Shelves will eventually go on the wall where the TV is sitting.  I don't want to install them until I figure out exactly where the Murphy bed is going.  Since it needs to be attached to wall studs, I don't want to kill myself getting the shelves up only to have to take them down again.  The shelves will hold my work binders (from classes, development training, regulations, etc.) and probably some of my genealogy books and binders, freeing up the Kallax slotsWhen the room is done, I'll start the Genealogy Do-Over and spend time on that.  But I'm so excited! A nice LadyCave and multipurpose room!  I have a friend staying over the weekend after next, so I'll have to make up the bed on the floor, but I should be getting the wood to start building the bed next week. Huzzah!

Here's a shot of the closet (so far).  Not everything is in there yet, but most of it is.  I have an old Expedit that I use in there that holds a lot of crafting stuff - magazines, fabrics, WIPs.   Next to it is my filing cabinet with most of my patterns, on top of that is a stack of organizers (usually used for nuts/bolts/etc) that I have labelled all of my DMC in.  My new specialty fibre box is on top of it, and I have one of those hanging clothes organizers for my pre-cut fabrics.  On top of the shelf is where my kits/fabric/etc are.  I'll probably re-arrange that, but for now it's keeping everyone out of the way.

I had bought the shoe organizers back when I was renting a room (when I first got to NC) because there was no closet storage, and now I use them to hold fabric or other crafting stuff (empty storage bags, knitting needles, etc - the one on the right is actually holding gloves, ear muffs, etc).   They're so useful I've never gotten rid of them.

And here's a shot of my thread organizer.   I need to get another one - once I added in more stuff, I'm out of space.  I'm thinking of separating out my silks and Rainbow Gallery cards into another bin.

I didn't do them alphabetically, but in the order of my frequency of use.

And, because I didn't do like the Twisted Stitcher did - giving each file card a letter, I left a lot of empty spaces between cards so I wouldn't have to re-do them if I buy a new thread or three now and again.

Organization and progress!  By the time Summer is done I'll have the room complete, and I'll be ready to get to work on my studies (I'm planning on going back to grad-school in the spring) and genealogy and other good stuff.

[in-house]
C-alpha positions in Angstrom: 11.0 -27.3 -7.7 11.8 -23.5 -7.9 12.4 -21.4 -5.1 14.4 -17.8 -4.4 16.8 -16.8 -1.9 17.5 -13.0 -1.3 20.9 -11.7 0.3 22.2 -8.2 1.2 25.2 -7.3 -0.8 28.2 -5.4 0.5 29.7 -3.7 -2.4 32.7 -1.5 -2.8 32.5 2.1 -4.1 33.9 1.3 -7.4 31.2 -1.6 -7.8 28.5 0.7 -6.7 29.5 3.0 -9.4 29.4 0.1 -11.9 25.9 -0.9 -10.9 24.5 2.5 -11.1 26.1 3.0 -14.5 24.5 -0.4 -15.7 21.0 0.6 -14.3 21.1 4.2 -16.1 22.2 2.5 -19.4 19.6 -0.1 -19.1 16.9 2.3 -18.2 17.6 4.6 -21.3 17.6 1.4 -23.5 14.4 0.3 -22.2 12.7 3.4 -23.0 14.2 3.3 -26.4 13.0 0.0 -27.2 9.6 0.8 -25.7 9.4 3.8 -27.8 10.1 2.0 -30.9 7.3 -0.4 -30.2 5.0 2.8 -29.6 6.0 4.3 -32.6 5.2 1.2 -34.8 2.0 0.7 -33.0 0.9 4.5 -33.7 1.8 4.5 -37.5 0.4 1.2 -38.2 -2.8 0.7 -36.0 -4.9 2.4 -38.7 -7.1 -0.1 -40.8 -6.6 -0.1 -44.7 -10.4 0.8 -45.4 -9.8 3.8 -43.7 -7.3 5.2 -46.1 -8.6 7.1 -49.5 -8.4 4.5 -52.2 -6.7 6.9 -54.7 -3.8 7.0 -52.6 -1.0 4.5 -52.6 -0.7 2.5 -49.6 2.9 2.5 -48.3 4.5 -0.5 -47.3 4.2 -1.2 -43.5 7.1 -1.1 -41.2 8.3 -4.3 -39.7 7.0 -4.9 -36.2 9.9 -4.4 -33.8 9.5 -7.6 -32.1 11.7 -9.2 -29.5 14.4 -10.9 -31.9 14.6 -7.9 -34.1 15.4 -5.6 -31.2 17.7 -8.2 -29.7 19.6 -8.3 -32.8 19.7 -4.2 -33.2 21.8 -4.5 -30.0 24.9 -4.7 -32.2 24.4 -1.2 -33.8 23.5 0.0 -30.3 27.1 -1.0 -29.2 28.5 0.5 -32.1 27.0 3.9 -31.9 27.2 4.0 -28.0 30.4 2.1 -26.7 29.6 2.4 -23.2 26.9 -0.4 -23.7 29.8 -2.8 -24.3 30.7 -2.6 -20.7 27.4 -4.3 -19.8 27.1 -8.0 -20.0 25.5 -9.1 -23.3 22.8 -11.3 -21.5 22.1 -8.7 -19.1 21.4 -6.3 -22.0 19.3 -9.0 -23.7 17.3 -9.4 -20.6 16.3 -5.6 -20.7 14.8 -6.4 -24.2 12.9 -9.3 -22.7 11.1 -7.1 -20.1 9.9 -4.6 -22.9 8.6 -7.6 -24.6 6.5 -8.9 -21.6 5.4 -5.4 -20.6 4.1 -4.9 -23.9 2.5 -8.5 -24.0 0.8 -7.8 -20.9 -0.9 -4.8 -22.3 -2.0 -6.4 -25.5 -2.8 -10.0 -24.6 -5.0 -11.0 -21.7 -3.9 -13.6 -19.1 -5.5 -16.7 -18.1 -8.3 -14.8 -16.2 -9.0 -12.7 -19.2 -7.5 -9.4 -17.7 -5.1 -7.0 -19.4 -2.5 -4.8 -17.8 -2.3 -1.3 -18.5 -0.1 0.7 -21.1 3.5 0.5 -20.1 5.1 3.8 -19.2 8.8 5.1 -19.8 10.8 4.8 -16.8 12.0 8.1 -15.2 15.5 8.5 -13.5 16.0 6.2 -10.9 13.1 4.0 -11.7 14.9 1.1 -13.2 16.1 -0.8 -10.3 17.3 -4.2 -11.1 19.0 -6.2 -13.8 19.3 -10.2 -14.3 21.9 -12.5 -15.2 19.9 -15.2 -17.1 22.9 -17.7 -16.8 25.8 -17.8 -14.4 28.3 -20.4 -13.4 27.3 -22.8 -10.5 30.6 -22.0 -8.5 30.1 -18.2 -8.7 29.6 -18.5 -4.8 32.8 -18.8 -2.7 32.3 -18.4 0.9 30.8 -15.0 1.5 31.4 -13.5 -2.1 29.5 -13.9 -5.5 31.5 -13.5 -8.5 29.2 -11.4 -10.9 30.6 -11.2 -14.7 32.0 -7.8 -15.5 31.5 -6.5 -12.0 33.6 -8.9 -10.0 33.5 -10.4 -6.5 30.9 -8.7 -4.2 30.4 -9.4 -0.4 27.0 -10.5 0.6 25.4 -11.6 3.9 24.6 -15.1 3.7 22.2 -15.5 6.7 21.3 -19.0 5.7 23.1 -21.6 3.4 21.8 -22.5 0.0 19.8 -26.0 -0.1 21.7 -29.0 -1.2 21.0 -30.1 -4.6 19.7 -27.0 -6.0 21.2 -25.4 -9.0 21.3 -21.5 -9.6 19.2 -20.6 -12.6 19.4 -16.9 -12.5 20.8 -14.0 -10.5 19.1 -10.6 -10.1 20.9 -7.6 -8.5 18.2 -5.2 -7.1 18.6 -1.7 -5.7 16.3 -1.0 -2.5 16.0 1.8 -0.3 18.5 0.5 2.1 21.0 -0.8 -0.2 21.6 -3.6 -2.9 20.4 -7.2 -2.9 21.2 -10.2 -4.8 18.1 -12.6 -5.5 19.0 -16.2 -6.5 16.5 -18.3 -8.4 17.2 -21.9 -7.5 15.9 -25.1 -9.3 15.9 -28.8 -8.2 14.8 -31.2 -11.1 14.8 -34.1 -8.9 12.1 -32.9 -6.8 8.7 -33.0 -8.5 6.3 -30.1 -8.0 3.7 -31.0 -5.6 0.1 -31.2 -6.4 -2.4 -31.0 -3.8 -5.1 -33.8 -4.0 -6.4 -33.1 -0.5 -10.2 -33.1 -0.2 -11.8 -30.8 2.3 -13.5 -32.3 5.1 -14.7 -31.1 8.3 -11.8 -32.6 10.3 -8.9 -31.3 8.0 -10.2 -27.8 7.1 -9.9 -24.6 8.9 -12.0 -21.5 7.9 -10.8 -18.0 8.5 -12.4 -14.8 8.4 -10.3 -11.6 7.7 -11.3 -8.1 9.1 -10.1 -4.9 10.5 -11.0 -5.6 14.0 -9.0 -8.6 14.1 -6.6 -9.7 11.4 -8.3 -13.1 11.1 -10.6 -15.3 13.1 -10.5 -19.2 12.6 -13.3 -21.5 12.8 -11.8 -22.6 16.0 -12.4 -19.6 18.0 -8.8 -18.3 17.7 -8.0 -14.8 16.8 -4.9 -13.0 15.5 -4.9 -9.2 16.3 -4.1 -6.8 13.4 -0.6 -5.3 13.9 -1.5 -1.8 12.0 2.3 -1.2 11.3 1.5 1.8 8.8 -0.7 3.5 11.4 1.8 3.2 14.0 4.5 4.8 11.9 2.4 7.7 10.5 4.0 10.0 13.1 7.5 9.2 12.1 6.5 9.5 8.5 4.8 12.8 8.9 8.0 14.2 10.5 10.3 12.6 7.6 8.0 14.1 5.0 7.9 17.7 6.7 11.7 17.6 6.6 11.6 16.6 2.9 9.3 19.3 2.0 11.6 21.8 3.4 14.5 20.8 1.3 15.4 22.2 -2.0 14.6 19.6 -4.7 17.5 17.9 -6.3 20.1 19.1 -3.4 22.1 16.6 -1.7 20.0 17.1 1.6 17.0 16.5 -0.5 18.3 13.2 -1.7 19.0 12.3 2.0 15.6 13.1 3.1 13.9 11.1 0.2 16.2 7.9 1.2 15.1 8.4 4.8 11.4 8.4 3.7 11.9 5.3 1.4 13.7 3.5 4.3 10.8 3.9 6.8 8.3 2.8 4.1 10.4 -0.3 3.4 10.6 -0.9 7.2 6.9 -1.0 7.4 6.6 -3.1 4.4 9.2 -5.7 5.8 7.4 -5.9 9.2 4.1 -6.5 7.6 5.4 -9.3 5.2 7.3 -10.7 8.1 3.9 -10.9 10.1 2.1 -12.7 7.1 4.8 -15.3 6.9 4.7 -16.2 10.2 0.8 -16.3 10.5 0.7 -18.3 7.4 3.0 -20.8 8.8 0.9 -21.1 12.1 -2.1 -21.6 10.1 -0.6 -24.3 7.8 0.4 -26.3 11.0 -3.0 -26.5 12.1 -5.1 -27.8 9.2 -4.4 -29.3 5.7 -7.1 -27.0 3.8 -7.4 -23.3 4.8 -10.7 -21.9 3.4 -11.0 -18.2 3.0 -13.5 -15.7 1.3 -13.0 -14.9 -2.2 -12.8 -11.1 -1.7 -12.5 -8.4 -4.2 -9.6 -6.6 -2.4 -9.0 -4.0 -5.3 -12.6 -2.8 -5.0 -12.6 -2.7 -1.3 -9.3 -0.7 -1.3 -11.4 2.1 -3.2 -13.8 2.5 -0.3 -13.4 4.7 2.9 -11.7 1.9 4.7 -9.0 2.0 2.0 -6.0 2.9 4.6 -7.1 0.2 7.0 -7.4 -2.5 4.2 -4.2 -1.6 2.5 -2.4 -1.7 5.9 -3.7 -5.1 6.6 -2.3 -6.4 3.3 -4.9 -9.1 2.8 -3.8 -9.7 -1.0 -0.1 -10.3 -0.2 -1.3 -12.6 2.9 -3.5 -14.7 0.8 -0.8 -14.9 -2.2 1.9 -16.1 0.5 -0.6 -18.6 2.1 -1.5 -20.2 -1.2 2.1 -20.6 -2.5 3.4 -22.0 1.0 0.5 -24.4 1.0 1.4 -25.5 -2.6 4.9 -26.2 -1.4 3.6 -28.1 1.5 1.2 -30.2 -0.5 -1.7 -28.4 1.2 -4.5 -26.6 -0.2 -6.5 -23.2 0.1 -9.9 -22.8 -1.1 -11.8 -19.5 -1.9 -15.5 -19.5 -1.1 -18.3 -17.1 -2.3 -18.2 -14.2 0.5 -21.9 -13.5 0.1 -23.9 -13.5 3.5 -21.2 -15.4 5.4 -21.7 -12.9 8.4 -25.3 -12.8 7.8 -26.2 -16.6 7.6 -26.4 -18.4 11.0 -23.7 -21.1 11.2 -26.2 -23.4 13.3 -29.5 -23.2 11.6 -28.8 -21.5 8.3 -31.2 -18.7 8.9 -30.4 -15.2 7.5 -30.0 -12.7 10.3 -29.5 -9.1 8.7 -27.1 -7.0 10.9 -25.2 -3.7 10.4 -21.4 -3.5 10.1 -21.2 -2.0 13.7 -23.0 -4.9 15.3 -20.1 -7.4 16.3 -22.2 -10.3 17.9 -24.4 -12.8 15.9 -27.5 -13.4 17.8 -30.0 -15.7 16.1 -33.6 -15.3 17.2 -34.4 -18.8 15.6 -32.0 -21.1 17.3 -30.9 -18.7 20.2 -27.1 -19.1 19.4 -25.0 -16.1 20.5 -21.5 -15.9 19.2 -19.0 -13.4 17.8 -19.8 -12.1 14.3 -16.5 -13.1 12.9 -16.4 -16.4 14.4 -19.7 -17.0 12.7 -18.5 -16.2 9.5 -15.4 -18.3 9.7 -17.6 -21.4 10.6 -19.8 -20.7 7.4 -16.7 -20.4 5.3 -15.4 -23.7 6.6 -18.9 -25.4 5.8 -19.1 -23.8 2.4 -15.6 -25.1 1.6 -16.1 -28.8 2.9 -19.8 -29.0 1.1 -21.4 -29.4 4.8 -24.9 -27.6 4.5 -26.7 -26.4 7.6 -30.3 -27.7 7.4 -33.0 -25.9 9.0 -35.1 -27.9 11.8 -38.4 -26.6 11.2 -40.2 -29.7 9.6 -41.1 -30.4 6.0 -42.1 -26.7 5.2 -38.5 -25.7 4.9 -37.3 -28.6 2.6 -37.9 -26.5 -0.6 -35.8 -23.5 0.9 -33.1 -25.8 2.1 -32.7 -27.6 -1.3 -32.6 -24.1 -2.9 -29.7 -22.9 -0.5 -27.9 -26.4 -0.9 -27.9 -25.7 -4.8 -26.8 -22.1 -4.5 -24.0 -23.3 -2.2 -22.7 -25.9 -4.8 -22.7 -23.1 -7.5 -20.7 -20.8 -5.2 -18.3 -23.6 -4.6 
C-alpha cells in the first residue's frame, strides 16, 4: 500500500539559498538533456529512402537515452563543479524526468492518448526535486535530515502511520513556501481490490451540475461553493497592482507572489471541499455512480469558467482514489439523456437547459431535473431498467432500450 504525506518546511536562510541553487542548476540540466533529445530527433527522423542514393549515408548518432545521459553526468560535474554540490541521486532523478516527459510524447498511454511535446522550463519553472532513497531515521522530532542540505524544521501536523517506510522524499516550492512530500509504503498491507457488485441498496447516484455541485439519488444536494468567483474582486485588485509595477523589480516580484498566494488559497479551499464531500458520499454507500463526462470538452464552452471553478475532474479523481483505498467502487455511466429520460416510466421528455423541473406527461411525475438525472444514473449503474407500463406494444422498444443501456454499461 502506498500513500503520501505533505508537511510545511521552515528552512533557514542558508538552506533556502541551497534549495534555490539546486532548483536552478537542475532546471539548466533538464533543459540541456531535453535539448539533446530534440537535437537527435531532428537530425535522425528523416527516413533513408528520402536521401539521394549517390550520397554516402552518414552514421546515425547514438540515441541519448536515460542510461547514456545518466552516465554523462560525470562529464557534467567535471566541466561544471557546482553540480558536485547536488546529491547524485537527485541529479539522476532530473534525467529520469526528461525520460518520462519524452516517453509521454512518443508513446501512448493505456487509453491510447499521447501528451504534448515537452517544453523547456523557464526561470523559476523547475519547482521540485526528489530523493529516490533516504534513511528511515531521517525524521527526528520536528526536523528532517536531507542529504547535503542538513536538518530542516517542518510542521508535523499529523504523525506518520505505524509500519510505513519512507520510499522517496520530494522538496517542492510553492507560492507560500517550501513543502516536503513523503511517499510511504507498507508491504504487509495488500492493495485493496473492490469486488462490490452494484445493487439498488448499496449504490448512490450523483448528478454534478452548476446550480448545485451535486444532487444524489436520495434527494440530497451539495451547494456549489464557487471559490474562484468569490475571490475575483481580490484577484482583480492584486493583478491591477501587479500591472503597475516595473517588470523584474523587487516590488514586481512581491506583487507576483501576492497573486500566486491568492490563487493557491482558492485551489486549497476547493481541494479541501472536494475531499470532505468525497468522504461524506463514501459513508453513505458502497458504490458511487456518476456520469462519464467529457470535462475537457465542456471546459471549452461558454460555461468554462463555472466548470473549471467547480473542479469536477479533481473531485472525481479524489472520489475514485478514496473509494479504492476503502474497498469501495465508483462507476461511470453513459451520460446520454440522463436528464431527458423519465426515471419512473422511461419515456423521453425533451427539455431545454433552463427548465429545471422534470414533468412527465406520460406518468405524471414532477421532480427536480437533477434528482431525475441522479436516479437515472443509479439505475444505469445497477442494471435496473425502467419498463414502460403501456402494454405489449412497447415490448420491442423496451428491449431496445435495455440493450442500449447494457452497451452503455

Having a room where I can quietly practice yoga is my favorite part, but having a room where I can do anything I want in peace is super nice, too.

Thursday, July 16

#TBT - Sue Hillis

I thought I'd throw in the three pieces I did when I started stitching again in NC.  I did these in late 2010.   I really liked these and I need to get them displayed.

When I first arrived in NC in 2009, I went to a get together started at the Lazy Daizy, a cross stitch shop in Raleigh.  I met with a few stitchers I had met online through the years (and ones I had met in real life, before hand, too!).  We also went to the French Knot, which was a needlepoint/framing place closer to the Arena.   I picked up a few charts, got a few threads for some pieces I fully intended on stitching, ate some lunch, and had good times.

I picked up a few little Sue Hillis charts - I love her post-stitches series.    One was "Burnt to Perfection", which is part of her pirate series (which I'm in the process of getting all of, because they're so freakin' cute), and the other was Wine a Bit.  I finally got around to them over the holidays in 2010.

Burnt to Perfection - I did this one as charted, and I stitched it on 25 ct ivory evenweave.   It think it was some of the last dregs of the 25ct I initially bought in 1996 when I purchased everything for TW's Castle Sampler (the start went badly, so it's been slowly gobbled up over time).

Finished 1/1/2011 - Happy New Year!
I really want to get this framed (with glass) to hang over the stove.  I know the charm is a little gas grill, but hey, you don't need open flames to make something... toasty.

Wine a Bit was started as a gift, which I then decided to keep for myself (haha!), and it was stitched not-quite-as-charted.  I subbed red and green overdyes from my stash for all of the red & green floss (as in, I used one red overdye instead of the however-many threads called for, ditto for the green).  I'm rather happy with how it came out, especially in the lettering.

 I have an entire wall decorated with wine labels (and wine labels decorated through out the house in other areas, too), but I was thinking of making this one into a flat-fold to put on my wine rack.   I'm not going to lie - every time I look at this, I get fixated at  how well my initials came out.

Both of these were really fun to stitch, and they always remind me of what a nice welcome I got here in NC.

Hopefully the next time I post, it will be with the next RR installment!   I had to cancel my plans for tomorrow night (well, rather the event filled up before I could sign up), and I think I need a break from the LadyCave, so stitching to a movie sounds kinda nice - of course, that could turn into playing Assassin's Creed pretty easily.   The LadyCave is coming along and I can't wait to get it a bit more organized to share pictures, I'm pretty close to the end of the second game.  I'm getting closer to finishing LadyCave, but I spent Saturday at a friends' place, helping the wife put in flooring and stuff so we could surprise the hubby with a new office when he came back from an out of town trip (total success!).

For this weekend, other than LadyCave work (driving the 4+ hour round trip to Ikea) and relaxing, I will hopefully have lots of stitching time.  It's getting a bit toasty out there, so I don't really want to do anything strenuous (I think driving to Ikea would be it).   Next weekend I'm at the beach for a wedding, and the following weekend, my best friend is in town for the Mead Festival!   Although, since LadyCave is also the guest bedroom, maybe I should work on that!